Corpus Christi, A Celebration Beyond Religion

Photo Credit: Zero Magazine

Corpus Christi is one of the most traditional celebrations in the city of Cuenca, which always takes place 60 days after Easter. This Christian festival originates from Spanish heritage, but also celebrates indigenous traditions, such as the Pacchamama and Inti, and gives thanks to the harvest.

This year Corpus Christi will take place from May 26 to June 2 in the central plaza of Cuenca, Parque Calderon. Here in the park you can find more than 100 tents selling the famous Corpus candy, or “Dulces de Corpus,” a custom that originated in the convents and houses of noble families, and is now shared amongst Cuencanos as a delicious tradition.

corpus5Each night of Corpus Christi, locals and visitors enjoy fireworks, castles, folk dances, and traditional music.

60 days after Easter Cuenca celebrates one the most important expressions of cultural and religious value. Corpus Christi integrates commemoration, gastronomy, culture, religion, and folk arts. For these seven days out of the year, Cuenca is full of colors and fireworks, and Parque Calderon is full of people enjoying the spectacle of burning castles. Parque Calderon illuminates while people revel at the sights, enjoying the aromas and flavors of the Corpus candy.

The city of Cuenca has celebrated Corpus Christi since 1557, alongside the festival Pase del Nino in December, which is the most important religious festival. Coming from Spanish heritage, Cuencanos embraced Corpus Christi with their faith, devoutly recognizing the transubstantiation of the body of Christ as it is consecrated in the Eucharist. Despite the festival’s Catholic origin, Corpus Christi also celebrates indigenous tradition. Cuencanos thank Pacchamama and Inti for the harvest, honoring the end of the winter and welcoming the summer solstice and revival of vegetation. To this day Corpus Christi remains one of the most significant solemnities of the Cuencano culture.


corpus8The commemoration of Corpus Christi begins with a proclamation in the streets that ends at the Catedral de La Inmaculada. Here the liturgy is solemnized, followed by a presentation in the streets of the first burning castle.
Devotees are given the opportunity to worship at the blessed display at the Catedral de La Inmaculada. The Sacred Host remains on display for seven nights and seven dawns. For this the festival is also known as “Septenario,” where “sept” refers to seven.

Corpus Candies

corpus9The tradition of the famous Corpus candies comes from the arrival of the Spaniards and was practiced by the noble women and in the convents. The sweets were distributed as gifts to those who lived close to the noble houses or convents, and became a means to prove participation in the Septenario. They were given to Cuencana cholas, who can be recognized for their embroidered and sequined skirts. Later the recipes of the Corpus candies escaped the walls of the elite families and entered into the homes of Cuencanos as delicacies with indigenous elements to be shared during this festival. Each sweet has a special name shared with special historical or social moments of this period, such as Pucanahui, kuskinga, Huevos de Faldiqueras, quesitos, suspiros, pañuelo, monjas, etc.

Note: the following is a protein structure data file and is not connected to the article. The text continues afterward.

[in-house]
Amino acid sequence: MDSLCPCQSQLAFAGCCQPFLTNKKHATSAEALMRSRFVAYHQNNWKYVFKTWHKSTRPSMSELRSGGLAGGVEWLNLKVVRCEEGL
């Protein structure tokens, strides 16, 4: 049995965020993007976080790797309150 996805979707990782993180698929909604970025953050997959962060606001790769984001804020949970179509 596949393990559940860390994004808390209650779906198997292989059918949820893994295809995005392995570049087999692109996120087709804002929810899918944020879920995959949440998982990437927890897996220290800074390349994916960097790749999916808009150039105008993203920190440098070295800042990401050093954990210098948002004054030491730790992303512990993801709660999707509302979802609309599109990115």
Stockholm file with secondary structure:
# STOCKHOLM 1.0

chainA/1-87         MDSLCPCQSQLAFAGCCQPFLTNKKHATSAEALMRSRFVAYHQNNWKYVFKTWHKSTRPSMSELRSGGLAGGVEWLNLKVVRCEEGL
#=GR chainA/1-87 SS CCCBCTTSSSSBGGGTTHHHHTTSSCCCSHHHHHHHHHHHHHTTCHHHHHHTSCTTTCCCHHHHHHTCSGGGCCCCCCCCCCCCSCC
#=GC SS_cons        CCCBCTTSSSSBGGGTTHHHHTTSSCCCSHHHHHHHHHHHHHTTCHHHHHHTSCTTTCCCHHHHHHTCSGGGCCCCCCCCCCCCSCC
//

corpus7Tables throughout the park and sidewalk present their candies of many different shapes, flavors, and colors. This exhibition is one of the most important fairs in Ecuador, and family, friends, local, national, and foreign visitors gather to savor the delicious delicacies.

Lights and Colors

When night falls, each of the seven days of Corpus Christi, the skies of Cuenca are illuminated with colored lights. Visitors gather to admire the multitude of fireworks and beautiful castles that give the city night charm.
Folk dances, popular dances, traditional bands, and, of course, the fair of traditional sweets harmonize perfectly in the historic center of Cuenca, offering a show of true enjoyment and fun for Cuencanos and foreigners, adults and children alike.

Without a doubt Corpus Christi is a religious-popular event that should not be missed. This year the Septenario will be held from May 26 to June 2. Come and experience this very special holiday season in Cuenca.

To read more from our friends at The Ministry of Tourism Cuenca click here

Ministry of Tourism Cuenca Logo

Leave a Reply

You may also like

Related Posts

Stay updated & Win

Subscribe To Our Weekly Newsletter

And go into the draw to win a YapaTree Card. New winner every month. 

Subscribe Form Sidebar